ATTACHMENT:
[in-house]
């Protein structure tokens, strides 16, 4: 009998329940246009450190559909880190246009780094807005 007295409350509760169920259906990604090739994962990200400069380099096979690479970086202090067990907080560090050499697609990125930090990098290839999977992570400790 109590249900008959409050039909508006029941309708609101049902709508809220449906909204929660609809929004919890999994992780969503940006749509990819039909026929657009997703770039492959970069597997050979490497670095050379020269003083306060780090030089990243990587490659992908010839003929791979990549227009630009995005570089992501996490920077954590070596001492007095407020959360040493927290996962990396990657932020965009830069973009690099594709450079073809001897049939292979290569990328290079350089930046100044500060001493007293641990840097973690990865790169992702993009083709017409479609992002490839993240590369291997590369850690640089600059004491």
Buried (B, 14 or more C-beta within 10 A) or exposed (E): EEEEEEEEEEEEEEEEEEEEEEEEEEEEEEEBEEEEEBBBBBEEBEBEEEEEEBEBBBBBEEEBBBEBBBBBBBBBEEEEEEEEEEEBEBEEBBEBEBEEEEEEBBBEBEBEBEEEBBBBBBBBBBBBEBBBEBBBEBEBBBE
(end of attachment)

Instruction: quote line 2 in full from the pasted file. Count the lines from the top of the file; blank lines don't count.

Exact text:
């Protein structure tokens, strides 16, 4: 009998329940246009450190559909880190246009780094807005 007295409350509760169920259906990604090739994962990200400069380099096979690479970086202090067990907080560090050499697609990125930090990098290839999977992570400790 109590249900008959409050039909508006029941309708609101049902709508809220449906909204929660609809929004919890999994992780969503940006749509990819039909026929657009997703770039492959970069597997050979490497670095050379020269003083306060780090030089990243990587490659992908010839003929791979990549227009630009995005570089992501996490920077954590070596001492007095407020959360040493927290996962990396990657932020965009830069973009690099594709450079073809001897049939292979290569990328290079350089930046100044500060001493007293641990840097973690990865790169992702993009083709017409479609992002490839993240590369291997590369850690640089600059004491």